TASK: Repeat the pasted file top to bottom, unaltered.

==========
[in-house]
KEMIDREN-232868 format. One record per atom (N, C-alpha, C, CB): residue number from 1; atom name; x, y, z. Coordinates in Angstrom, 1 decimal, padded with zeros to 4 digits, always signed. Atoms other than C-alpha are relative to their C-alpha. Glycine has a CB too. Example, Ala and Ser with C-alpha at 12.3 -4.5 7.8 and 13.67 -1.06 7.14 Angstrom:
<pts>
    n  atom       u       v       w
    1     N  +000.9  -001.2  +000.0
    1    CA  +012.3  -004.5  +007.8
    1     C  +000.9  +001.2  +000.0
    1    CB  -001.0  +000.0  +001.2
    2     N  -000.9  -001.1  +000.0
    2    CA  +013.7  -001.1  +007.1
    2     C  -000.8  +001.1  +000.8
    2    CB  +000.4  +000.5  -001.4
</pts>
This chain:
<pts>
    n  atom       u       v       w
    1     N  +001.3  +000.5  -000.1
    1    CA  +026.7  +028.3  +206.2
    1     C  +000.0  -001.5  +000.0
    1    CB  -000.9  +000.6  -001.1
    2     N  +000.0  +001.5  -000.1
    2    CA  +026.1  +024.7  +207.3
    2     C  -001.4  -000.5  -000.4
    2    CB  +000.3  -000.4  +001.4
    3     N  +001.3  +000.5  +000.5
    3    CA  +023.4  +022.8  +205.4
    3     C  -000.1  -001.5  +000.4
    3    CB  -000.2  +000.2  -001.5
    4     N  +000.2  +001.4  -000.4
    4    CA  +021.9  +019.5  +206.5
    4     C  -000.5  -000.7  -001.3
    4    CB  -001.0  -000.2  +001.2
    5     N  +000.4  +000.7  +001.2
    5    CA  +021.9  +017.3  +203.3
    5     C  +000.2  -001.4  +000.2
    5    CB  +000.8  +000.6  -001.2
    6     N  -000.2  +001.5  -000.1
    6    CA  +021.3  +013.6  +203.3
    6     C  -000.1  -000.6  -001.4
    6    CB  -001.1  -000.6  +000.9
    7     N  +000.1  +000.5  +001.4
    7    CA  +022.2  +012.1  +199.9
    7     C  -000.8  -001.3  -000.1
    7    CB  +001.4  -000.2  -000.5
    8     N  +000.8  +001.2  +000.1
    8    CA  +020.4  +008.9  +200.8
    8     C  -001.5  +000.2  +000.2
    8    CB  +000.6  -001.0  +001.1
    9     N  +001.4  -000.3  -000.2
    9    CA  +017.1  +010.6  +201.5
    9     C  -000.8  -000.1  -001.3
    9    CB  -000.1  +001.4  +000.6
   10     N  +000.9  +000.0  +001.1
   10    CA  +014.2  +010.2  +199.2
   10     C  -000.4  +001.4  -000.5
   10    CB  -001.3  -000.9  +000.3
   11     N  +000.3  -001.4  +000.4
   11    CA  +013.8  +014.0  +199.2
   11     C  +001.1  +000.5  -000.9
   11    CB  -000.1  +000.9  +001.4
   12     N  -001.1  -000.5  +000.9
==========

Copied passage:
[in-house]
KEMIDREN-232868 format. One record per atom (N, C-alpha, C, CB): residue number from 1; atom name; x, y, z. Coordinates in Angstrom, 1 decimal, padded with zeros to 4 digits, always signed. Atoms other than C-alpha are relative to their C-alpha. Glycine has a CB too. Example, Ala and Ser with C-alpha at 12.3 -4.5 7.8 and 13.67 -1.06 7.14 Angstrom:
<pts>
    n  atom       u       v       w
    1     N  +000.9  -001.2  +000.0
    1    CA  +012.3  -004.5  +007.8
    1     C  +000.9  +001.2  +000.0
    1    CB  -001.0  +000.0  +001.2
    2     N  -000.9  -001.1  +000.0
    2    CA  +013.7  -001.1  +007.1
    2     C  -000.8  +001.1  +000.8
    2    CB  +000.4  +000.5  -001.4
</pts>
This chain:
<pts>
    n  atom       u       v       w
    1     N  +001.3  +000.5  -000.1
    1    CA  +026.7  +028.3  +206.2
    1     C  +000.0  -001.5  +000.0
    1    CB  -000.9  +000.6  -001.1
    2     N  +000.0  +001.5  -000.1
    2    CA  +026.1  +024.7  +207.3
    2     C  -001.4  -000.5  -000.4
    2    CB  +000.3  -000.4  +001.4
    3     N  +001.3  +000.5  +000.5
    3    CA  +023.4  +022.8  +205.4
    3     C  -000.1  -001.5  +000.4
    3    CB  -000.2  +000.2  -001.5
    4     N  +000.2  +001.4  -000.4
    4    CA  +021.9  +019.5  +206.5
    4     C  -000.5  -000.7  -001.3
    4    CB  -001.0  -000.2  +001.2
    5     N  +000.4  +000.7  +001.2
    5    CA  +021.9  +017.3  +203.3
    5     C  +000.2  -001.4  +000.2
    5    CB  +000.8  +000.6  -001.2
    6     N  -000.2  +001.5  -000.1
    6    CA  +021.3  +013.6  +203.3
    6     C  -000.1  -000.6  -001.4
    6    CB  -001.1  -000.6  +000.9
    7     N  +000.1  +000.5  +001.4
    7    CA  +022.2  +012.1  +199.9
    7     C  -000.8  -001.3  -000.1
    7    CB  +001.4  -000.2  -000.5
    8     N  +000.8  +001.2  +000.1
    8    CA  +020.4  +008.9  +200.8
    8     C  -001.5  +000.2  +000.2
    8    CB  +000.6  -001.0  +001.1
    9     N  +001.4  -000.3  -000.2
    9    CA  +017.1  +010.6  +201.5
    9     C  -000.8  -000.1  -001.3
    9    CB  -000.1  +001.4  +000.6
   10     N  +000.9  +000.0  +001.1
   10    CA  +014.2  +010.2  +199.2
   10     C  -000.4  +001.4  -000.5
   10    CB  -001.3  -000.9  +000.3
   11     N  +000.3  -001.4  +000.4
   11    CA  +013.8  +014.0  +199.2
   11     C  +001.1  +000.5  -000.9
   11    CB  -000.1  +000.9  +001.4
   12     N  -001.1  -000.5  +000.9